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Is 'Sex After Kids' Ever the Same As Before?

A new documentary reveals surprising new answers.
 
 
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Photo Credit: Jeu Huyen Dao; Screenshot / YouTube.com

 
 
 
 

It is a truth universally acknowledged that having kids ruins your sex life.

First, they invade your body. Then, not content with nine months of studied occupation, they depart, leaving you feeling like a teenager's bedroom — everything piled up and out of place.

They deprive you of sleep, leave you smelling of puke, and make having a shower with the door locked the height of luxury.

(I once met a new mother who told me she couldn't even take refuge in the shower, because her husband assumed she was washing away the day's child-rearing to ready herself for his body. She was so frantic to avoid his advances, she climbed back into her dirty clothes to put him off the scent.)

Sound crazy? That's nothing compared to the frustrations explored in the new Canadian comedy “Sex After Kids,” Jeremy Lalonde's postpartum bedroom farce.

The writer/director has been there and done that: both his children star in the film (his then six-month-old daughter steals more than one scene with ease), it was partly shot in his house, his wife helped out on set, and he mined his own experience — and that of his cast — for laughs.

"I wanted to create a love letter to parents," he tells me. "Show them they are not alone in this, that just because no one's talking about it, doesn't mean all the other parents are busy enjoying great sex."

"It's embarrassing," one new mom tells me after watching “Sex After Kids at a special Movies 4 Mommies preview screening in Vancouver earlier this week. "It's obviously something we all relate to and have in common, but no one ever talks about sex."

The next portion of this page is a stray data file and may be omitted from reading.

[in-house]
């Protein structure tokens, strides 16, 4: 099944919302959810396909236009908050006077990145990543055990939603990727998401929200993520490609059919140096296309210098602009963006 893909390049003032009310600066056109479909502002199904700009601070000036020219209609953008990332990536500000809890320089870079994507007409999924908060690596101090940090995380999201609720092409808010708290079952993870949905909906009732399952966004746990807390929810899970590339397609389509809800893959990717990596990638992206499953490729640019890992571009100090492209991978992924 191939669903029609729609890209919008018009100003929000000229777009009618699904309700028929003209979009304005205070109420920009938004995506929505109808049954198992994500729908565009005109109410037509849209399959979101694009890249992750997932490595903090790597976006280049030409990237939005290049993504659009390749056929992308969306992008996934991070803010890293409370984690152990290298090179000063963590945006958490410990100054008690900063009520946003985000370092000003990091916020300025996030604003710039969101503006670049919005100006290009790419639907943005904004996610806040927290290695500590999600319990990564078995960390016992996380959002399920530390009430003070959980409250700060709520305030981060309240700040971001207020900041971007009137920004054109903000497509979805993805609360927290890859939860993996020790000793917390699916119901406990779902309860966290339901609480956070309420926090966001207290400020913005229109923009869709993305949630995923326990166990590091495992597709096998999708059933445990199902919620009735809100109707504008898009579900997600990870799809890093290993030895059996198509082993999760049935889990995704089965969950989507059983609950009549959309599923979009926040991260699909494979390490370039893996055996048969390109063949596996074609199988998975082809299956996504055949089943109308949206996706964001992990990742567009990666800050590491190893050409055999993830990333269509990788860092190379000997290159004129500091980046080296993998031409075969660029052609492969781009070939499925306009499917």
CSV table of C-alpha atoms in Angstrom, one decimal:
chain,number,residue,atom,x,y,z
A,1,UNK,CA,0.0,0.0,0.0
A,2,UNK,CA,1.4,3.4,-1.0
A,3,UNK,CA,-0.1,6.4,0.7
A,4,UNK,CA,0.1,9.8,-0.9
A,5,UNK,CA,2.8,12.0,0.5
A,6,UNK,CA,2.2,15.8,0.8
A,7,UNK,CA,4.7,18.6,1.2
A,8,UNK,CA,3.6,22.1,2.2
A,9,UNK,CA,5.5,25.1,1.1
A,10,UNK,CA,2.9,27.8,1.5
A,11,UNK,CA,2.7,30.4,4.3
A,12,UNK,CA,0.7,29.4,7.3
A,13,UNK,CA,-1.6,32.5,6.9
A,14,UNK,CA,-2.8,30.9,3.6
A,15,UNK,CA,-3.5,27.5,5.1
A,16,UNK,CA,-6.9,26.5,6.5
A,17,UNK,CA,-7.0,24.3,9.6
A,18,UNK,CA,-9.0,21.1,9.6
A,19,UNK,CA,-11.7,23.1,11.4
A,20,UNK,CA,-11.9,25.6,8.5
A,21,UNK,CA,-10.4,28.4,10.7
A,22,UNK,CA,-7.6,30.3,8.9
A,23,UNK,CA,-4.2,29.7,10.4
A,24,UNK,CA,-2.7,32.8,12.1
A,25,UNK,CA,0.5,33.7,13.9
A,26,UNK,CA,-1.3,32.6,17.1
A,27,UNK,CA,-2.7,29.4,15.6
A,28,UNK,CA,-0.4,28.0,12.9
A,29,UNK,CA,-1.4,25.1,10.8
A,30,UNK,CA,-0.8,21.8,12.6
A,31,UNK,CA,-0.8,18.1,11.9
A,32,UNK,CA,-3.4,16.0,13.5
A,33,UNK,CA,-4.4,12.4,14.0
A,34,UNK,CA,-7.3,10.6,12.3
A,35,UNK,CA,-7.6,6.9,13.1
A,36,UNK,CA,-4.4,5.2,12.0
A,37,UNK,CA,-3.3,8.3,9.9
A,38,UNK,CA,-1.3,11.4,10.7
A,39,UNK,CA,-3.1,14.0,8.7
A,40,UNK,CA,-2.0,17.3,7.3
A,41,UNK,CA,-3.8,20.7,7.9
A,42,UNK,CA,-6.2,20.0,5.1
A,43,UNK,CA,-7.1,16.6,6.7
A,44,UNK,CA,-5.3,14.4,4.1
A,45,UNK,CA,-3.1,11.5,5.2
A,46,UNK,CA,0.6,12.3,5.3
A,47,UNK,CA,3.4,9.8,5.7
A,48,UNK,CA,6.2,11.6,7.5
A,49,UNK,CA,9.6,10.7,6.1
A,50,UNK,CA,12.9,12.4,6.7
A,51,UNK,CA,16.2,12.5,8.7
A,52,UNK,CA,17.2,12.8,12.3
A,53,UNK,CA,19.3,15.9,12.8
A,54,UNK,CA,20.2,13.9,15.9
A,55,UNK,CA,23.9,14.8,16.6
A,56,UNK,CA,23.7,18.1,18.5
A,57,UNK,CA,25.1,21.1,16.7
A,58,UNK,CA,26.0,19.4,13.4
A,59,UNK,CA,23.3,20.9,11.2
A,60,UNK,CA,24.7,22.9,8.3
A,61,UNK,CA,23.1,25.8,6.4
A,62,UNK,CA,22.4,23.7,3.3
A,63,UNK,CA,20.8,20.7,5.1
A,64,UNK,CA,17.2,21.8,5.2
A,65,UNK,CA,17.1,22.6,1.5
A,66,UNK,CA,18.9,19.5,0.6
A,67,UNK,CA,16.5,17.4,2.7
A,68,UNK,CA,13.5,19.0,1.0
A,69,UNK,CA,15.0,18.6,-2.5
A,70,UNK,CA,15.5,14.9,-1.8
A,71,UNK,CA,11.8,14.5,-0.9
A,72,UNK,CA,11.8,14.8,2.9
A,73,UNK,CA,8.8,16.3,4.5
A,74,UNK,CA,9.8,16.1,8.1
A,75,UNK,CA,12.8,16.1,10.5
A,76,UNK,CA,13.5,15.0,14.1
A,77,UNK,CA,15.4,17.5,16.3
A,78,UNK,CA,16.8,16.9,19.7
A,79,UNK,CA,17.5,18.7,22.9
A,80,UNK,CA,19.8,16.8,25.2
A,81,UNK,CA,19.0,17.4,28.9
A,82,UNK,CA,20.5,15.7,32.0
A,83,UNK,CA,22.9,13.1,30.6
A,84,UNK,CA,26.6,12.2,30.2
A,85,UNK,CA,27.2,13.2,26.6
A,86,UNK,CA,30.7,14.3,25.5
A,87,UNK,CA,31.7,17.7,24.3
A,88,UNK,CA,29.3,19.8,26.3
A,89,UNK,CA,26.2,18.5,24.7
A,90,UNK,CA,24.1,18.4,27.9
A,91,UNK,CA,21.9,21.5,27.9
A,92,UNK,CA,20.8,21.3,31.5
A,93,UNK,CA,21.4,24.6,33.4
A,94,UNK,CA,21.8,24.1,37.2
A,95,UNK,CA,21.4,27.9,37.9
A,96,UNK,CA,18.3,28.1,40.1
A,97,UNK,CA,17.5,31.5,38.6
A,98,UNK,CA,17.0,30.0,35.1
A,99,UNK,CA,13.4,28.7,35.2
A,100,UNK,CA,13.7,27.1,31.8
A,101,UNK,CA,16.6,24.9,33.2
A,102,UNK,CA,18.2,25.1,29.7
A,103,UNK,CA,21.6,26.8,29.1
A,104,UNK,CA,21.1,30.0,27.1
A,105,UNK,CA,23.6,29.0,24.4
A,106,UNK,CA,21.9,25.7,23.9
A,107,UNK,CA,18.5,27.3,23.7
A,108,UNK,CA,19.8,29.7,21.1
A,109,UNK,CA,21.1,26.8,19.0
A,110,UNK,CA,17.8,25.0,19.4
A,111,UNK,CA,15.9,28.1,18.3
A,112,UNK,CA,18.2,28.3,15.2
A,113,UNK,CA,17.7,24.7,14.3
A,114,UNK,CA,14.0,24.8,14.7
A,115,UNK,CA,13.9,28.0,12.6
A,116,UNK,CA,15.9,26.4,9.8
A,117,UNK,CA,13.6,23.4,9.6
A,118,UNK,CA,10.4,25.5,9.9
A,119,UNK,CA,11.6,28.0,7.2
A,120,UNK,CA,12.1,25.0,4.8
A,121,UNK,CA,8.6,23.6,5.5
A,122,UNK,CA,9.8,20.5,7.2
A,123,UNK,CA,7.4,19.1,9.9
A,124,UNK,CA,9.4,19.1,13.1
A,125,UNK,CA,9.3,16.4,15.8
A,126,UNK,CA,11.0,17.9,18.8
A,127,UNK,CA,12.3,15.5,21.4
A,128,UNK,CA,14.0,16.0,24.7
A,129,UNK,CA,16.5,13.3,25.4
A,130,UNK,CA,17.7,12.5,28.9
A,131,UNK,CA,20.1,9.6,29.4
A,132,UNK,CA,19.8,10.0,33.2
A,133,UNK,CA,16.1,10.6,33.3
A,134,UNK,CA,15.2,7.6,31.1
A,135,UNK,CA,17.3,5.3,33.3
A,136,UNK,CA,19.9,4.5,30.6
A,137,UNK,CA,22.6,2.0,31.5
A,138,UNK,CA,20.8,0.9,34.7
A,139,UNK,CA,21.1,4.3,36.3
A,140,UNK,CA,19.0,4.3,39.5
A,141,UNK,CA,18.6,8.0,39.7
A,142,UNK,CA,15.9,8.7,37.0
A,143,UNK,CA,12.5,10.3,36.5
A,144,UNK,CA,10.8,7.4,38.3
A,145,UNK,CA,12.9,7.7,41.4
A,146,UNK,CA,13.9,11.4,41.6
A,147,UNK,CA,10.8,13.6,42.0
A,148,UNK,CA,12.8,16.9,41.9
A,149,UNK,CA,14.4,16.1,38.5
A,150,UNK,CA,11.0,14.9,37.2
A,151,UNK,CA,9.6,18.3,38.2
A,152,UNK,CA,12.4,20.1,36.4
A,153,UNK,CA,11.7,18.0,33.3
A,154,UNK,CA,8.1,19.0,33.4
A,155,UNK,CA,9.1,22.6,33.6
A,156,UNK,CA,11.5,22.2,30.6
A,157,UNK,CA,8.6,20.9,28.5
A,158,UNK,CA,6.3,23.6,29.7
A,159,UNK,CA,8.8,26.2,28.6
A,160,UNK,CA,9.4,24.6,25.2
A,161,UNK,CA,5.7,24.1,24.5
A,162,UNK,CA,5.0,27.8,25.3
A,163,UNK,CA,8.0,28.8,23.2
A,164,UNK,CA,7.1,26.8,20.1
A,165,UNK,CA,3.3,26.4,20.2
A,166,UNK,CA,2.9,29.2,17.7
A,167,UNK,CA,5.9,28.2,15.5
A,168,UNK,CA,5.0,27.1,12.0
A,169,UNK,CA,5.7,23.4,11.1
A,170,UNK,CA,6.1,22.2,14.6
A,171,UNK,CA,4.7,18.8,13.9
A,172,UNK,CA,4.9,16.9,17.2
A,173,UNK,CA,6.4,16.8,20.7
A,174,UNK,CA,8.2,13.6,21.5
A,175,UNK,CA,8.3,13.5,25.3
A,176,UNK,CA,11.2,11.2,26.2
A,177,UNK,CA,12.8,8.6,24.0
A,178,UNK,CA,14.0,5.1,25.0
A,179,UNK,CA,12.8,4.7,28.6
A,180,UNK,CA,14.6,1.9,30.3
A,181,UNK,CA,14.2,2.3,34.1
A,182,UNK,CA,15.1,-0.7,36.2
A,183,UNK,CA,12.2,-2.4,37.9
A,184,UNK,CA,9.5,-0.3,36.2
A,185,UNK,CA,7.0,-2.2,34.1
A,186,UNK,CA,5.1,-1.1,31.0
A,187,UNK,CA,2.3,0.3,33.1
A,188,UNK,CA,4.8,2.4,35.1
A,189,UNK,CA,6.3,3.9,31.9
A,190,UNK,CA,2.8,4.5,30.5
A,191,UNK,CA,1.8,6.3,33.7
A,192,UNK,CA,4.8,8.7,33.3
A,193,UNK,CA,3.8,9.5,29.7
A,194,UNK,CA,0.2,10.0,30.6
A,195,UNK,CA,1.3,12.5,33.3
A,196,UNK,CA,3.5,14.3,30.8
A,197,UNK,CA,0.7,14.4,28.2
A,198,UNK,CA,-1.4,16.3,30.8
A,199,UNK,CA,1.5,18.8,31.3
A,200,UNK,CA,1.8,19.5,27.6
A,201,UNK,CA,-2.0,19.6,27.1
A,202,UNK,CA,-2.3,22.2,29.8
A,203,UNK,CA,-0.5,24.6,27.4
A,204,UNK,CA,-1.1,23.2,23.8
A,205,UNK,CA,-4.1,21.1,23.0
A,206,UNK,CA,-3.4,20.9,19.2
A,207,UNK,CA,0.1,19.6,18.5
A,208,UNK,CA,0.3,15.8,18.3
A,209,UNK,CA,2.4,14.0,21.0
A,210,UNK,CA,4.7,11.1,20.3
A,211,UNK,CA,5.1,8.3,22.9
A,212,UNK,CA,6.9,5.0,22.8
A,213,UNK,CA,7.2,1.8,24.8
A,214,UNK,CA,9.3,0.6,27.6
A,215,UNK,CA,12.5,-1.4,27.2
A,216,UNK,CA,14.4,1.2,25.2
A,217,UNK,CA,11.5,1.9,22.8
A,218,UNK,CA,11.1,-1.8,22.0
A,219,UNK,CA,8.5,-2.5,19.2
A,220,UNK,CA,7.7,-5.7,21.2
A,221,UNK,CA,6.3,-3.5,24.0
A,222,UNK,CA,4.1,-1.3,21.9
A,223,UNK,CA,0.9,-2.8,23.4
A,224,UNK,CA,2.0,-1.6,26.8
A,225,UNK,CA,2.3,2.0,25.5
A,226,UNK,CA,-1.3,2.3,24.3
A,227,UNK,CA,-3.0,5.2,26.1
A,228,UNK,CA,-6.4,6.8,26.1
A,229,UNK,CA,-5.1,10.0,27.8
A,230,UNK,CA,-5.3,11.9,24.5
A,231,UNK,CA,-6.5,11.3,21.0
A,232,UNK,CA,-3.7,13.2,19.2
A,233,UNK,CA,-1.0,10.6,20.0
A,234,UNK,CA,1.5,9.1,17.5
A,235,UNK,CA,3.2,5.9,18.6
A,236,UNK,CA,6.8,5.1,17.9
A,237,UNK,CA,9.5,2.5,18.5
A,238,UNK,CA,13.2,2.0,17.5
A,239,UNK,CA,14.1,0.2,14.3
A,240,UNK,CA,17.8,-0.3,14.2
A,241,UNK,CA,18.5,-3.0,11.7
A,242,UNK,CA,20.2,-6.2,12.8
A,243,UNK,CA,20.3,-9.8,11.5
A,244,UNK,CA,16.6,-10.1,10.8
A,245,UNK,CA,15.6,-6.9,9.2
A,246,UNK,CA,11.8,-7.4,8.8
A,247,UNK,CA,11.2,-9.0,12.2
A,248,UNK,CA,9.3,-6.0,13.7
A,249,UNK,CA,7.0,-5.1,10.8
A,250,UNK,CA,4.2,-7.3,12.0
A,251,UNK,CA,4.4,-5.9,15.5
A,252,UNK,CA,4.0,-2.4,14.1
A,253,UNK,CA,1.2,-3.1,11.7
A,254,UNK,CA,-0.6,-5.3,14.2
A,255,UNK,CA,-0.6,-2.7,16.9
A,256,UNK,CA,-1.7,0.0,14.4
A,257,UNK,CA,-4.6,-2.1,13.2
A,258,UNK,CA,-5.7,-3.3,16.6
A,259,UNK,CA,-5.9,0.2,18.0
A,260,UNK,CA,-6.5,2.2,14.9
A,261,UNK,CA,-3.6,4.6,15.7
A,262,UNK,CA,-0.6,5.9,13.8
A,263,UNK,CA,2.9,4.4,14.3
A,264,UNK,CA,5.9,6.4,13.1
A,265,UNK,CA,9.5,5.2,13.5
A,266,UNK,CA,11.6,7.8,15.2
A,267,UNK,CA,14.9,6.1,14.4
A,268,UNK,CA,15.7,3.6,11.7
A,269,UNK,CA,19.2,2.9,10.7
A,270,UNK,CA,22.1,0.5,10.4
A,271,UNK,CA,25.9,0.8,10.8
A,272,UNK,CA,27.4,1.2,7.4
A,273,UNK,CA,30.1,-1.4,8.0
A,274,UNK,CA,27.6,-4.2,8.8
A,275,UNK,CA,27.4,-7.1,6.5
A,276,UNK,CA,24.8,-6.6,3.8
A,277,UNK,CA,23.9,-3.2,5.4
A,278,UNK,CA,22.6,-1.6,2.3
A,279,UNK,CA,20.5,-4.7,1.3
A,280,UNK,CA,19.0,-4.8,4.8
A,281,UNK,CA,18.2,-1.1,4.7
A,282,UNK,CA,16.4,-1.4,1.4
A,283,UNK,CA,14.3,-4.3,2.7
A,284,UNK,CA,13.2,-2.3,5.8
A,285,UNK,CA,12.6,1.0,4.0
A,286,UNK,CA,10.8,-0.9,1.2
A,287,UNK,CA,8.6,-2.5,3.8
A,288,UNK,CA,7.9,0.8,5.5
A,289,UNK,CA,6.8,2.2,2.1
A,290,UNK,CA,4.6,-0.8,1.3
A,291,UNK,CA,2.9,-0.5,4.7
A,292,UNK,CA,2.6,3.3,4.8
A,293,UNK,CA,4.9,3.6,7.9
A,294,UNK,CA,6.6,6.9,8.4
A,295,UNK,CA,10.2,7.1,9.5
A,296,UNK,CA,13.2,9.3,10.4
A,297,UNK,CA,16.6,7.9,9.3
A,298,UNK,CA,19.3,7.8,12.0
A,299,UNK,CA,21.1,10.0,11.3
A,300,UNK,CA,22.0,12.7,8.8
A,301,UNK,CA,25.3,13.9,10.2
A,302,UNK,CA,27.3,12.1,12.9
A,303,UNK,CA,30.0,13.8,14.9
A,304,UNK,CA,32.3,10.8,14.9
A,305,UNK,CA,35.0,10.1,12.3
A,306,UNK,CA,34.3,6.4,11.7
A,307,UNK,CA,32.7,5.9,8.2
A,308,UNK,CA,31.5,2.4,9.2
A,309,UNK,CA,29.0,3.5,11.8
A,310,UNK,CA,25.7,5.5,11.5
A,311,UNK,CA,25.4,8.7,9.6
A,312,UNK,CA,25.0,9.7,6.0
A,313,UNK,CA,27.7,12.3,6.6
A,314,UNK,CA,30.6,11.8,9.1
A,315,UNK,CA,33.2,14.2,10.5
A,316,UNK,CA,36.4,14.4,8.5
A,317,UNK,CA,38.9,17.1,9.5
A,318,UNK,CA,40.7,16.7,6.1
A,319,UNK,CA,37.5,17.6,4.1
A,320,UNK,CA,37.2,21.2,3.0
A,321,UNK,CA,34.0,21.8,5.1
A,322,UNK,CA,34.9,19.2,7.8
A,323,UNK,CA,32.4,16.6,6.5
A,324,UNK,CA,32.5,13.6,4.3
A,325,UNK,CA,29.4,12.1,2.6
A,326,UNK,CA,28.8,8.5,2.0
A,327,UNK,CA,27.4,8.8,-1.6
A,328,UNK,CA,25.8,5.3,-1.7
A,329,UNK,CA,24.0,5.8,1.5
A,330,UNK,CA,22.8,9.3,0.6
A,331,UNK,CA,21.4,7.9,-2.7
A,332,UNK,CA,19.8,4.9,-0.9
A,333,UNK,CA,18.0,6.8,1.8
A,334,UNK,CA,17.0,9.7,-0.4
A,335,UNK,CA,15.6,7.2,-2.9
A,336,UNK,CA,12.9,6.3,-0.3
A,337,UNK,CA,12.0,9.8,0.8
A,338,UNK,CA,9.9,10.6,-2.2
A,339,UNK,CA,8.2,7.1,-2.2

There's something slightly surreal about watching a movie showing various degrees of dreadful sexual encounters in a cinema full of moms and babies — especially when one particularly cute crawler takes a fancy to you and starts playing peek-a-boo over the chair. But as the lights are kept slightly up at these screenings, it's also an easy way to see the audience reaction.

'Mothers don't fellate'

From the bunch of pithy one-liners that drew nervous chortles, "Mothers don't fellate" provoked an interestingly strong response.

It's delivered by venerable actor Gordon Pinsent, playing a sex therapist who, in an effort to relieve Ben (Ennis Esmer) who hasn't had sex with his wife Jules (Shannon Beckner) in a year — or 359 days, 13 hours, to be exact — tells her that sex doesn't have to involve penetration.

It may be sage advice, but Jules has discovered that it doesn't even have to involve her husband: that's the upside of having to fill the washing machine with endless loads.

Meanwhile, former model Vanessa (Amanda Brugel) can't get enough sex — literally: her older husband Sean (Peter Keleghan) thought he had married a trophy, and doesn't fancy the newly shaped, comfortably dressed wife and mother he now lives with.

"Face it," he tells her. "You don't do heels anymore."

Brugel gained 100 pounds after her first baby, and has said she couldn't "fathom the reflection in the mirror." Hats off to her then, for stripping down for a sex scene where she "barely" fits back into her lingerie.

And then there's Jay Brazeau as new empty-nester Horton, rooting around in his wife's nether regions for a lost contact lens and unwittingly pleasuring her more than he has in years.

'It just isn't talked about'

Single moms, single dads, lesbian parents, casual sex, no sex, deviant sex, aging sex — Lalonde takes pains to cover it all.

For his part, he says the scene that mirrored his own experience most closely was that facing the lesbian moms: "Discussions about gender roles, disagreeing about parenting styles — TV, food choices — that kind of thing," he says somewhat chastely, given the gamut he's scripted.

The response, he says, has been great. There's even talk of turning the movie into a TV show.

"There are so many other stories about this to tell. Even though it's a universal subject, it remains fresh because it just isn't talked about."

Fiona Morrow is a Vancouver-based journalist originally from the U.K. She has written on arts and culture for many publications including The Globe And Mail, The Guardian, the London Times, The Independent and Time Out Magazine.